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Why Standardize Your Production Process

Why Standardize Your Production Process

Cultural Impact   /   Oct 10th, 2018   /  A+ | a-

I spend my days talking to manufacturers, all of which are constantly looking to improve productivity. This often initiates the popular debate between batching and single piece flow. Even as an advocate of Lean Manufacturing, I’ll admit that for some places it doesn’t make sense. However, there is one advancement that is universally beneficial: standardizing a process.

Consider your daily commute to work — you have done it far too often, and every day you wish it was quicker. Through experimentation, GPS assistance, or construction detours, you have discovered your preferred route. If you are like me, you are even aware of the patterns of traffic lights and have it methodically designed. It is because of this repetition (a.k.a standardization) you know with high confidence when you will be home and can plan your evening accordingly.

Manufacturing is similar to sharing your commute home with thousands of other drivers, if one accident takes place everyone falls out of schedule. This disruption causes chaos as support staff scrambles to get everything back in order. In manufacturing, these corrections can be costly: overtime, rush shipments, and possibly missing a delivery date.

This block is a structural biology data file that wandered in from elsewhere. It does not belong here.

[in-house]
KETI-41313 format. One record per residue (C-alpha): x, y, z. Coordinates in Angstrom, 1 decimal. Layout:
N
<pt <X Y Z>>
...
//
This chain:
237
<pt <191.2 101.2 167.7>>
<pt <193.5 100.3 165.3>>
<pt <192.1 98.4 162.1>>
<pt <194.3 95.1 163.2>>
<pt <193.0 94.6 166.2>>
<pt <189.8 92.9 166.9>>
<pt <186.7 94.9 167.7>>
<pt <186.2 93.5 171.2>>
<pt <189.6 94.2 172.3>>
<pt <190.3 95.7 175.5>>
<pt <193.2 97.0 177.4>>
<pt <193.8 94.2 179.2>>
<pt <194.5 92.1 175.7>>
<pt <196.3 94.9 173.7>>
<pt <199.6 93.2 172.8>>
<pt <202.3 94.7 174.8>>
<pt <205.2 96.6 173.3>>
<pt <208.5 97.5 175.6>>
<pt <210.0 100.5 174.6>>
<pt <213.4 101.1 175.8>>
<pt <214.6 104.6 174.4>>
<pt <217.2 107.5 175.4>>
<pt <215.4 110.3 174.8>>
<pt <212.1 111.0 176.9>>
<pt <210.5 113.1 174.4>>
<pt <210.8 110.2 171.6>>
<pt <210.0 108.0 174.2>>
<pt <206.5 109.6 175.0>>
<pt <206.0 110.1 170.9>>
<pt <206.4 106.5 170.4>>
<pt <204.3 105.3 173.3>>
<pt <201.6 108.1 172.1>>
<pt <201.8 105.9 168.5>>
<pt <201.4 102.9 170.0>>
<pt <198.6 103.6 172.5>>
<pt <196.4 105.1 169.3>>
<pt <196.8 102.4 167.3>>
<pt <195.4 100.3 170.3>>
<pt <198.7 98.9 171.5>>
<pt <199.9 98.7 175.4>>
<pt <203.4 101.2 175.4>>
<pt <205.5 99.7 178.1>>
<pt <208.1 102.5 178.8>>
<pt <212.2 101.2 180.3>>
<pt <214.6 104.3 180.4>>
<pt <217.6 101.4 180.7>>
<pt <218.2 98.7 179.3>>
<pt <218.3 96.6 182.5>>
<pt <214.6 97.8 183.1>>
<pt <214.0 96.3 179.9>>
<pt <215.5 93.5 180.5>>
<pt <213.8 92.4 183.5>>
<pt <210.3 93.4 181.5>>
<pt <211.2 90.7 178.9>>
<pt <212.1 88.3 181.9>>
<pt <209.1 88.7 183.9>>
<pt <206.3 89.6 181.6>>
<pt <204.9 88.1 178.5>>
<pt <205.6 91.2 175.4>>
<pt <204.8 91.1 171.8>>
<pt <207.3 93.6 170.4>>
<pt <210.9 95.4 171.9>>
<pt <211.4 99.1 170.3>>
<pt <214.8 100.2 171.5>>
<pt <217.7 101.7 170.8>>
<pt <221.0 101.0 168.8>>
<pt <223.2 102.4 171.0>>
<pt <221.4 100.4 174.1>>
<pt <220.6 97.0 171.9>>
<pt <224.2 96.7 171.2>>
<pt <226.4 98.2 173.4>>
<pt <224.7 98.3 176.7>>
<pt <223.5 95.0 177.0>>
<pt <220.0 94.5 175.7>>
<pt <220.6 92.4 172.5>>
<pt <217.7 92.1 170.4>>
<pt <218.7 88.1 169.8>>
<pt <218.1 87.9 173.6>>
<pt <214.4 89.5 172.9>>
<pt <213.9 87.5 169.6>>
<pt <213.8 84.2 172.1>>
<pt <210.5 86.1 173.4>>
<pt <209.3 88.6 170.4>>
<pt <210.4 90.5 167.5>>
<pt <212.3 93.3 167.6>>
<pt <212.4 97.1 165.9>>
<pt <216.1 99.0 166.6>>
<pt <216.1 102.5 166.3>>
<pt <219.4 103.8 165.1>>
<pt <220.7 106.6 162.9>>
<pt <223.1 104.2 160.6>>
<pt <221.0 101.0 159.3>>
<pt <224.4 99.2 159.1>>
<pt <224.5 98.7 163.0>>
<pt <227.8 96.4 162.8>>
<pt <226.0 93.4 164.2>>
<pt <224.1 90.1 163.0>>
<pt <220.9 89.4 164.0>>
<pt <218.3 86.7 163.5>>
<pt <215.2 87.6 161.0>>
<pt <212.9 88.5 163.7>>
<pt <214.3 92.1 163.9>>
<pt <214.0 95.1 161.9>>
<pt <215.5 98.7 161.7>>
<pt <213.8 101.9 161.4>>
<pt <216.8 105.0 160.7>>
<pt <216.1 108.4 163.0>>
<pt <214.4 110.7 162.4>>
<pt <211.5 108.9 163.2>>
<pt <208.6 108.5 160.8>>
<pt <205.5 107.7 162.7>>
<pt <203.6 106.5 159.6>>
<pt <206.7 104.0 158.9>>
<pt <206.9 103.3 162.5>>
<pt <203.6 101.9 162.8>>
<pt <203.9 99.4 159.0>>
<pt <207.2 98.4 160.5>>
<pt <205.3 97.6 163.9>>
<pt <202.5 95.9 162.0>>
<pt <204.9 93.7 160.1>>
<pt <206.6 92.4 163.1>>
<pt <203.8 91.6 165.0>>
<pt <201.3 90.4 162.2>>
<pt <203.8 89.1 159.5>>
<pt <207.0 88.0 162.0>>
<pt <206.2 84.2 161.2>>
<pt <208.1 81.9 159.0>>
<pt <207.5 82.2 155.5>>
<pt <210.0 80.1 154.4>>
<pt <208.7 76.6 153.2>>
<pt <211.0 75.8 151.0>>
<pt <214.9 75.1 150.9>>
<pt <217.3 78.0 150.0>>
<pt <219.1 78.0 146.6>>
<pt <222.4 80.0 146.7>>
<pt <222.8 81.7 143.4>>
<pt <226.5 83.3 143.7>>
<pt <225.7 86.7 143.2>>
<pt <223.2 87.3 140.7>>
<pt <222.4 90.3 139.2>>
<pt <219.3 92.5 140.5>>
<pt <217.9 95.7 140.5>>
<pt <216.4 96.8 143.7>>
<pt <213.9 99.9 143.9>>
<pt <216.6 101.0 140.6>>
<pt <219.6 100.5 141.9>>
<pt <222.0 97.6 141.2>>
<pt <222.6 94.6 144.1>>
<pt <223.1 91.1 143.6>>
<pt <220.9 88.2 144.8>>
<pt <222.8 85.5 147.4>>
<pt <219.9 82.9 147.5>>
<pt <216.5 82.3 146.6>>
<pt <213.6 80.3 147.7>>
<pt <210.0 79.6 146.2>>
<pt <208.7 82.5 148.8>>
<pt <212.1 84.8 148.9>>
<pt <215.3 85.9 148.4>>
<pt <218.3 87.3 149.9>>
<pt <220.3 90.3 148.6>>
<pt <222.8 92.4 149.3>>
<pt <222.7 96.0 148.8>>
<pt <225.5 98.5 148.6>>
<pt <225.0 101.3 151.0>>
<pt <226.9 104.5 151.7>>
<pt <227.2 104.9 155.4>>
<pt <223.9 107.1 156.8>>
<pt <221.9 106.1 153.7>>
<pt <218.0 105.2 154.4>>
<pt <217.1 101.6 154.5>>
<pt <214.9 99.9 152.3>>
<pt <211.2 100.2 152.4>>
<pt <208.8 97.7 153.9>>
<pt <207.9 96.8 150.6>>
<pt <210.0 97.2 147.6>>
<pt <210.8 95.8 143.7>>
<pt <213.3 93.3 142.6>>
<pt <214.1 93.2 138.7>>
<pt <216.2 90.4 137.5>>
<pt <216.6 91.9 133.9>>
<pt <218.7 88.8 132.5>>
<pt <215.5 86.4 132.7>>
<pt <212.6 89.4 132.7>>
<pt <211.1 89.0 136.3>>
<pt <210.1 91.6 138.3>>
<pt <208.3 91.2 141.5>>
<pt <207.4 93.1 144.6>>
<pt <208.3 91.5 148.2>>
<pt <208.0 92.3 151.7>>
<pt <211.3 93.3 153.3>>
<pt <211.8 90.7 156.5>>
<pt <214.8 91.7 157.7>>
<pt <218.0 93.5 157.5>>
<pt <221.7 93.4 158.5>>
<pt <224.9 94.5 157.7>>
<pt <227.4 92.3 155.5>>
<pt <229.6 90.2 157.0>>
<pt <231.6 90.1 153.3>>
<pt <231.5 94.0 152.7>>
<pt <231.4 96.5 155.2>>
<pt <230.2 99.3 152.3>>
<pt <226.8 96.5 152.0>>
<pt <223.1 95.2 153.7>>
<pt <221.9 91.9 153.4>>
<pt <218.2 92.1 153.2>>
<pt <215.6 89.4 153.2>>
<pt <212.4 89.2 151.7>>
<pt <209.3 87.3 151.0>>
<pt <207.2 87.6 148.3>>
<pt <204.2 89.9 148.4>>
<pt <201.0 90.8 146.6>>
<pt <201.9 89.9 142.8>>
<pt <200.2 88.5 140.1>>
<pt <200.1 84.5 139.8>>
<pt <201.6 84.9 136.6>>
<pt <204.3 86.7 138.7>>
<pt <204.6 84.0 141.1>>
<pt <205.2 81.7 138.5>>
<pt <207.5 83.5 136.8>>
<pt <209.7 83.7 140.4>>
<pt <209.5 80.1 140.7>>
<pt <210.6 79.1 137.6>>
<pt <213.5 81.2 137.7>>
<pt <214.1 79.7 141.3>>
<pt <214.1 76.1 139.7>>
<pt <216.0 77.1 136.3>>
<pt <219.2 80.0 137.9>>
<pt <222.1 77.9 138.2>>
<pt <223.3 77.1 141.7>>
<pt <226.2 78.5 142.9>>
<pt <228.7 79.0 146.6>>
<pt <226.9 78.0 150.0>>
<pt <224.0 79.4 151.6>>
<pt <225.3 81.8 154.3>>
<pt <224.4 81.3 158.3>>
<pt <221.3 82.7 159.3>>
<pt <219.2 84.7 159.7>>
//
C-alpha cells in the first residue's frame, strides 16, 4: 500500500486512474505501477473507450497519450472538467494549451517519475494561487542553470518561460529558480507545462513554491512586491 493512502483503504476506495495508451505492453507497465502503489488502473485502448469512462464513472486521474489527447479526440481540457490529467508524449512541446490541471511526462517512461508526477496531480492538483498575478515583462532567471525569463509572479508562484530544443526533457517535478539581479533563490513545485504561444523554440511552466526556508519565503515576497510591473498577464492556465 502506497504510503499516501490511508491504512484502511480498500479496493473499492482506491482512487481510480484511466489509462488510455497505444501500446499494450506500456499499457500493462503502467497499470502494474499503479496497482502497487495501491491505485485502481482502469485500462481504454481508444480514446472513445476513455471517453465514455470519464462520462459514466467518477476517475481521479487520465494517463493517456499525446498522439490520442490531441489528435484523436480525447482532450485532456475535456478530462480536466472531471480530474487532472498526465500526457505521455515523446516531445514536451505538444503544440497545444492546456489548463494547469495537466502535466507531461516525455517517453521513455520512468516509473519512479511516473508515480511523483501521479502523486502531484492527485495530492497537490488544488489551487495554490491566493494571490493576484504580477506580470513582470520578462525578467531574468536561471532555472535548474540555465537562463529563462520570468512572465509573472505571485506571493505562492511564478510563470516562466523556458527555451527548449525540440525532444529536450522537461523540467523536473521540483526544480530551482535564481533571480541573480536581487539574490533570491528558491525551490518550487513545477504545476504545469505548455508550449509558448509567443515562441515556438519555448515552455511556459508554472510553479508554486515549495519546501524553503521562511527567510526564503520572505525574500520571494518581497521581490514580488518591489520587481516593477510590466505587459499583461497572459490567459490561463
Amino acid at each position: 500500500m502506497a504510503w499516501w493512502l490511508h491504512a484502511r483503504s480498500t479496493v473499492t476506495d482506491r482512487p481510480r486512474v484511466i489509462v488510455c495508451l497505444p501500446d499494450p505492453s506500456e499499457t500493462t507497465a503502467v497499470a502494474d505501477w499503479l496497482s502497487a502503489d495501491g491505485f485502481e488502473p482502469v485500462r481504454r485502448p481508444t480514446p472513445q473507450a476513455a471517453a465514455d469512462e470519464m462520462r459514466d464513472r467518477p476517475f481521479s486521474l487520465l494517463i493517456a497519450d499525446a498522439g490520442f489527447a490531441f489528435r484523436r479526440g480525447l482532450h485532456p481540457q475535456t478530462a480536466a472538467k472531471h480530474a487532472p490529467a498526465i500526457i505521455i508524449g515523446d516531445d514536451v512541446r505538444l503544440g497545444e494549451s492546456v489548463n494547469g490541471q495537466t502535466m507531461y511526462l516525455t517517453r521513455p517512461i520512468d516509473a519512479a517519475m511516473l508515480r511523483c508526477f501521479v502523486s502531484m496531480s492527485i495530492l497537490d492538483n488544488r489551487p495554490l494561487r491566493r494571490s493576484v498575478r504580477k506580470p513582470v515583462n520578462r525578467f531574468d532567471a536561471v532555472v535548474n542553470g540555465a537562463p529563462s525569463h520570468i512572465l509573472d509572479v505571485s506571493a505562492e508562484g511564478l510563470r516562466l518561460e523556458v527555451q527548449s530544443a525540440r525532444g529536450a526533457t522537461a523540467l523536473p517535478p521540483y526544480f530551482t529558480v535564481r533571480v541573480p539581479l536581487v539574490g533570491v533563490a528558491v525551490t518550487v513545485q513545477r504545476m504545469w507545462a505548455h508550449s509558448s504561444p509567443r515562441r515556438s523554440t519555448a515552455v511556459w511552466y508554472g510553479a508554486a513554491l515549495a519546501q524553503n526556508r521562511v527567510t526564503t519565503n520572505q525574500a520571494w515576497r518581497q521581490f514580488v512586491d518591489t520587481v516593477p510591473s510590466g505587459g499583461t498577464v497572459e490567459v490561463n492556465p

The best way to avoid mistakes is to understand them. Unlike traffic accidents, when defects occur in manufacturing it is very likely it is caught long after it has been made. If there is no standard process in place, it is challenging to identify why or how the process failed. Consequently, it is typical that the operator is blamed for the mistake, which provides minimal assistance in avoiding the same mistake in the future.

It is far easier to discover the cause of a defect with a standardized process in place. Once the failure is located, process adjustments can be made to avoid future mistakes. Even if a manufacturer does not do high production runs, there are often aspects of the process that are repeated from job to job. All operators should be accustomed to using equipment the same way.

For manufacturers that do not currently enforce a standard process, know that it is common to meet resistance when you attempt to do so. Standardizing is not for micro-managing or controlling your operators — it is a method to collaborate together to create the best process for your facility. Create incentives to reward your operators for their contribution(s), and practice positive reinforcement. There is much to gain from standardizing, but getting there is certainly no easy task. Digital work instructions are a wonderful tool to aid in this transition. If this is a project you are looking to implement in your facility, contact Scout Systems and talk to someone with a great deal of experience in this field.


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